More patriotism for your listening pleasure
11/27/2001 12:00:00 AM - Bruce Bartlett
In a recent column, I listed the top 10 patriotic songs of my lifetime (i.e., the rock era). It generated more mail than I have ever gotten before, with many good suggestions. It has stimulated me to do a follow-up on some songs that missed the first cut.
I should say at the beginning that my earlier compilation was composed solely of those hits that made the Billboard Magazine's Top 40 list. This excluded a lot of good songs that were not released as singles. I also limited myself to songs that made the pop chart, which left off a number of country and western hits that never crossed over to the pop chart. And I left off those that were hits before I was born (1951).
However, the quality of many songs that did not meet my earlier criteria has encouraged me to add a supplemental list of patriotic classics. Again, I limited myself to songs that were hits during my lifetime, but relaxed the constraint that they had to make the Top 40 list. Following are some of these "honorable mentions" in no particular order.
I'll begin with a song that should have been on my first list, Whitney Houston's "Star Spangled Banner." In the midst of the Gulf war in 1991, Houston was asked to sing our national anthem at Super Bowl XXV on Jan. 27. So stirring was her rendition that it was released as a single, which rose to No. 20 on the pop chart. It's great to hear someone sing that song who can actually hit the high notes.
A late addition to my list would have been Aaron Tippin's "Where the Stars and Stripes and the Eagle Fly." A well-known country and western singer, Tippin released this song on Oct. 2, just days after the World Trade Center/Pentagon attacks. In the wake of that tragedy, it quickly crossed over to the pop chart, where it was No. 24 as of Billboard's Dec. 1 issue.
A number of people recommended the inclusion of Merle Haggard's "Fightin' Side of Me." I left it off because it never made the top 40. But it certainly is one of the most patriotic songs ever written by a contemporary artist. Aimed at America's critics, following is the refrain: "When they're runnin' down our country, man/They're walkin' on the fightin' side of me." Country and western legend Haggard is also the singer/composer of other patriotic classics, including "Amber Waves of Grain" and "Okie from Muskogee."
Another country hit often suggested for inclusion is Johnny Cash's "Ragged Old Flag." More spoken than sung, Cash tells the American flag's story from when "Washington took it across the Delaware" to "Korea and Vietnam." Although "threadbare and wearing thin," "she's in good shape for the shape she's in," Cash tells us. As true today as in 1974, when he wrote those words.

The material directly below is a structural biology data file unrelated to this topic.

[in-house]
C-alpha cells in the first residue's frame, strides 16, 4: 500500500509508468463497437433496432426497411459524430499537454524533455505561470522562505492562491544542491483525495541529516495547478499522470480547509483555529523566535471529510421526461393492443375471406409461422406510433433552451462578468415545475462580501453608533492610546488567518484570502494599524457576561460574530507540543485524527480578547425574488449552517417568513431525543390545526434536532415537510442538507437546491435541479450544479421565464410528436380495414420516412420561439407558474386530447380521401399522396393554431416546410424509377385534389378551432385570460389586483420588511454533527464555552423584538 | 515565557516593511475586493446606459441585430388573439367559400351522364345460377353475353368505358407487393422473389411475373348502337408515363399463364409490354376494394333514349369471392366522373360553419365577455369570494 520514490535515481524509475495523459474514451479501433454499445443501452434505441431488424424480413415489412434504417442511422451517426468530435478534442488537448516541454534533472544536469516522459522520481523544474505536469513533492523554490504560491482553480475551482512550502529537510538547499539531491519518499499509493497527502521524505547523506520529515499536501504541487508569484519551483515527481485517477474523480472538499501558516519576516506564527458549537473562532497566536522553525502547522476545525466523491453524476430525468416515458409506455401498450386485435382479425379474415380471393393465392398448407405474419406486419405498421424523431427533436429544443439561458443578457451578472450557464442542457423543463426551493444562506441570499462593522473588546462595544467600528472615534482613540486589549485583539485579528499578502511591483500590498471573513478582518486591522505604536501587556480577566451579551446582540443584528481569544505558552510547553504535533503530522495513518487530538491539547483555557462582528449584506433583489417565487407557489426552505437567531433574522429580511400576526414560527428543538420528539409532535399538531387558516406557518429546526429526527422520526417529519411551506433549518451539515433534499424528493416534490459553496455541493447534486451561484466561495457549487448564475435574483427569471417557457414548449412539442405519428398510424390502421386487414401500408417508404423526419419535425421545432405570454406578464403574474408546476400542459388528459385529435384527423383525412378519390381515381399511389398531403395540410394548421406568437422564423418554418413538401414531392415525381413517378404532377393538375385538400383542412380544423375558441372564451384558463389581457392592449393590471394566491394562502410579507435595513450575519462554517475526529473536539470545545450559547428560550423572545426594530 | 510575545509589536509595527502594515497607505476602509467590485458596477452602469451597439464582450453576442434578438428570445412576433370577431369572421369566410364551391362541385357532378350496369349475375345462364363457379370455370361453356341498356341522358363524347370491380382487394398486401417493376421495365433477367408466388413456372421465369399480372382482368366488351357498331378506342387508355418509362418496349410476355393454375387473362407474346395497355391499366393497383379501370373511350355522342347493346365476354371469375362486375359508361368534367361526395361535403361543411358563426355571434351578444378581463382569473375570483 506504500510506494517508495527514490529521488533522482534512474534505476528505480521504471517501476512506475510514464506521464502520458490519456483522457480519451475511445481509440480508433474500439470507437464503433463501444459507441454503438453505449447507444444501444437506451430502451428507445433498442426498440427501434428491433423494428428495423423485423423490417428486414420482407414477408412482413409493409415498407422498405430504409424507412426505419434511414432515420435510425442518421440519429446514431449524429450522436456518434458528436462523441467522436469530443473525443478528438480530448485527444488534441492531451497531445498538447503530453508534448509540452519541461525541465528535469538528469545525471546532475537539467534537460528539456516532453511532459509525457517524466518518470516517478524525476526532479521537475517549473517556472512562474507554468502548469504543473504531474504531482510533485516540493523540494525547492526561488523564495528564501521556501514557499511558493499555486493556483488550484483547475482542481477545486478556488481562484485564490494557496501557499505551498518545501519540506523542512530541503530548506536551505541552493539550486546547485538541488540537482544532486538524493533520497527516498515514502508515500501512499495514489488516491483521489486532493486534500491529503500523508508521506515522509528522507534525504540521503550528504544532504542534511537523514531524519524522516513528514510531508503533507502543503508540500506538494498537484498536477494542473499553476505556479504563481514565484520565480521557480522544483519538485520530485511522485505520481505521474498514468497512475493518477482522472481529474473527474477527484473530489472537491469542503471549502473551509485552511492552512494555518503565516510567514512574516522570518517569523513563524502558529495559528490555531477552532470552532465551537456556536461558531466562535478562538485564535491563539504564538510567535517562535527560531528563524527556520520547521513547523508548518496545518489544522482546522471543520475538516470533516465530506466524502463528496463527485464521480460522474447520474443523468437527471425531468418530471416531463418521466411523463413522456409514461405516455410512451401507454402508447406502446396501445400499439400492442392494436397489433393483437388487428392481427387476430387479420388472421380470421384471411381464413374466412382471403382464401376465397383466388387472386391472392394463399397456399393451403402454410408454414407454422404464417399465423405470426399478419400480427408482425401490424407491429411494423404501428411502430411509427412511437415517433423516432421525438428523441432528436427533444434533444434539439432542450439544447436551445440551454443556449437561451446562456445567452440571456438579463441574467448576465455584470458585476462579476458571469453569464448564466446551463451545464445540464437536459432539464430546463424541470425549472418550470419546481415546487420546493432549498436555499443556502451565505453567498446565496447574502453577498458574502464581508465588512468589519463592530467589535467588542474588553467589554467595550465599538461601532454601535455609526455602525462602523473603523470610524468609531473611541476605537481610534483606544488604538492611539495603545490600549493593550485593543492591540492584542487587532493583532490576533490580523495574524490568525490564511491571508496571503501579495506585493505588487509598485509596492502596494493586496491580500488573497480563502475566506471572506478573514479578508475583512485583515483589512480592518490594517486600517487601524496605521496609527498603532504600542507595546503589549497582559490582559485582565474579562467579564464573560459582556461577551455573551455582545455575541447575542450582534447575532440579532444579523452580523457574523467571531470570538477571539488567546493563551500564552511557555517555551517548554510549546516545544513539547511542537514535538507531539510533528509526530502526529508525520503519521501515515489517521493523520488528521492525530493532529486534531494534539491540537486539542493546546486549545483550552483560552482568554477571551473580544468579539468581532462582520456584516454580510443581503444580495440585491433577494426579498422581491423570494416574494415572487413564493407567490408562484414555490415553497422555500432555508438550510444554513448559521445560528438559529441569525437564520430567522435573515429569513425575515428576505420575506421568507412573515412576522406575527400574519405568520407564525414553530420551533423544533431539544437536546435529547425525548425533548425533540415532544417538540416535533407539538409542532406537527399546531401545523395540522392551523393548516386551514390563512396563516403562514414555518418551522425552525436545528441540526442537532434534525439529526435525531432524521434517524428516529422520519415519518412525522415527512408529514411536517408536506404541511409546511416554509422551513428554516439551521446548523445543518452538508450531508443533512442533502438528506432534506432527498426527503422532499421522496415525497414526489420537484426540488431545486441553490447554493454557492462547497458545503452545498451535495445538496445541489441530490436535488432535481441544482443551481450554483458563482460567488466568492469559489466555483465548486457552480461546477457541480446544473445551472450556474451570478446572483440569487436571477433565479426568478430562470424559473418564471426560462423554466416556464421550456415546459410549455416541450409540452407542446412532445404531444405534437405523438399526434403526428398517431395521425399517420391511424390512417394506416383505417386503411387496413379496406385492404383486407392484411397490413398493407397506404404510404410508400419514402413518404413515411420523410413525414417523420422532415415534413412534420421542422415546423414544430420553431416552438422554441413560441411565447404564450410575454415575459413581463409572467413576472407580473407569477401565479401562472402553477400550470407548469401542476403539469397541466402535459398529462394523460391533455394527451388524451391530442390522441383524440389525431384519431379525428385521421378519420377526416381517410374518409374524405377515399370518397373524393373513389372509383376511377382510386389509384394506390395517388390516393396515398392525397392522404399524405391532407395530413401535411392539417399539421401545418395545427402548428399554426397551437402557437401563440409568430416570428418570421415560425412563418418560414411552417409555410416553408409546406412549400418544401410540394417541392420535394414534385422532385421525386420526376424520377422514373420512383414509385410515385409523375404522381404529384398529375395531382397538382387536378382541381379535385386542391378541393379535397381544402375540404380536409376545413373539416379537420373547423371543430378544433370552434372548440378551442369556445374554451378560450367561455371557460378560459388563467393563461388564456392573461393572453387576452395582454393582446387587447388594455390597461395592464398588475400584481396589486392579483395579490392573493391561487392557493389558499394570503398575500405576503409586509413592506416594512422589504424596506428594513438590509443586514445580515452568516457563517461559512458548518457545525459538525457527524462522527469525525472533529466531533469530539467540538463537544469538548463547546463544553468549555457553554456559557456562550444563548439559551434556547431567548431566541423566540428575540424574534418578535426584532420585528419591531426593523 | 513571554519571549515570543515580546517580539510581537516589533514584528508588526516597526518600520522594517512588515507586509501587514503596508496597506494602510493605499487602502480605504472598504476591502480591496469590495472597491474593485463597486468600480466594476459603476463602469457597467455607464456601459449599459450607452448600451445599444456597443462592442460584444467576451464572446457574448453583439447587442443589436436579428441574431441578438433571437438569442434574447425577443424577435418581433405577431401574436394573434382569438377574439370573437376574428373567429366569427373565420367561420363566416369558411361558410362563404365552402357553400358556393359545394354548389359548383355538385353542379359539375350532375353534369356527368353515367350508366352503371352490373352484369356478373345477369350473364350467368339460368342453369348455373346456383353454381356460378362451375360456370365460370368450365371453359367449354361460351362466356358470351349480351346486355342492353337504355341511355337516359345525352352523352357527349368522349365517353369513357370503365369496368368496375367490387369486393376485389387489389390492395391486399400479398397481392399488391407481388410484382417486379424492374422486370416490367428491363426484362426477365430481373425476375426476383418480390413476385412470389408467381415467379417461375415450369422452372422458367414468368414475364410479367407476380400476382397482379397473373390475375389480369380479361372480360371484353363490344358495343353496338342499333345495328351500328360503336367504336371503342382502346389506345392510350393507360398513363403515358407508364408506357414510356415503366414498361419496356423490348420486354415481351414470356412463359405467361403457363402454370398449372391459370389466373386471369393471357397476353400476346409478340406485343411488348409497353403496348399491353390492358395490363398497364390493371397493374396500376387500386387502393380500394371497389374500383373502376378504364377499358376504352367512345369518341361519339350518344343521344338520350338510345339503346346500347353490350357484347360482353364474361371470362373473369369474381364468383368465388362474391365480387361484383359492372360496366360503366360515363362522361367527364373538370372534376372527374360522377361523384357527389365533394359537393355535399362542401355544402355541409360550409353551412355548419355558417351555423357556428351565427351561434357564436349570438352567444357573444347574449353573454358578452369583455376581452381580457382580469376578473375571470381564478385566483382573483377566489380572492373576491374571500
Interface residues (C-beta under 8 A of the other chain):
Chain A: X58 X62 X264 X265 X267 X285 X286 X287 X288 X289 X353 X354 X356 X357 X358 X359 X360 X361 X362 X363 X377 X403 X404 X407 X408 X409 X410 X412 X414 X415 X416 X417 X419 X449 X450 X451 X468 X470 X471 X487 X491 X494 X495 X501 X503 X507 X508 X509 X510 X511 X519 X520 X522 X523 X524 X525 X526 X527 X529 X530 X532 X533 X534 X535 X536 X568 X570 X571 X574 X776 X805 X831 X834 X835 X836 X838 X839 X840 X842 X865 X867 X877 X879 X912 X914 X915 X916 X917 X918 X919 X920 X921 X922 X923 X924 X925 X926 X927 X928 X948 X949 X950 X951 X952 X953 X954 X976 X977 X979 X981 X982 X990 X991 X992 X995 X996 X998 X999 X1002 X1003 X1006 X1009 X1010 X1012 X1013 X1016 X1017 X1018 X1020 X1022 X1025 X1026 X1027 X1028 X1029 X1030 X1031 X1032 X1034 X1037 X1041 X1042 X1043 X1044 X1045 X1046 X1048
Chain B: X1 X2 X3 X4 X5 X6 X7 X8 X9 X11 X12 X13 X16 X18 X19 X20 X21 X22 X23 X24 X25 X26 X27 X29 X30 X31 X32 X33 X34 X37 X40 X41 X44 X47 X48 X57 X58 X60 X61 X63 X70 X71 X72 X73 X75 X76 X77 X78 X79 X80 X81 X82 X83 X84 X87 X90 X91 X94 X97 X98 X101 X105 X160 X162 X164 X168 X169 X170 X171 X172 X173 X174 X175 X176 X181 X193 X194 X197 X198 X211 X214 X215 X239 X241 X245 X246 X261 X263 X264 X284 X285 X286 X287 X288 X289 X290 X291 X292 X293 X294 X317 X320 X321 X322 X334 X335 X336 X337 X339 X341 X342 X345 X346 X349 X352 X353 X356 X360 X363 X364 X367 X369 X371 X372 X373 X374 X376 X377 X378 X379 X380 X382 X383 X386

"America the Beautiful" certainly belongs on everyone's patriotic hits list. I am partial to the Ray Charles version. But I recently listened to Charlie Rich's rendition from 1976, and it comes in a close second.
Among the more surprising songs that came to my attention after my first column is "Don't Tread on Me" by the heavy metal group Metallica. (If you don't know what "heavy metal" means, I can't explain it, except that it is really, really loud music.) Being from a contemporary rock group, I found this song to be especially interesting. Following are the initial lyrics:
"Liberty or death, what we so proudly hail/Once you provoke her, rattling of her tail/Never begins it, never, but once engaged/Never surrenders, showing the fangs of rage/Don't tread on me/So be it/Threaten no more/To secure peace is to prepare for war/So be it/Settle the score/Touch me again for the words that you'll hear evermore/Don't tread on me."
Sounds like an anthem perfectly written for the times. George W. Bush should get Metallica to perform this at the White House. The guests may need earplugs, but if they listen to the lyrics, I think they will find them to their liking.
In coming months, there probably will be more patriotic hits on the pop chart. On Oct. 16, Columbia records released an album of patriotic songs by contemporary artists, including Canadian singer Celine Dion doing "God Bless America." It quickly reached No. 1 on Billboard Magazine's album chart.
Patriotic music is not solely the province of the World War II generation and those earlier. My generation and those younger have also found ways of expressing their patriotism musically in ways that have found commercial success. The best may be yet to come.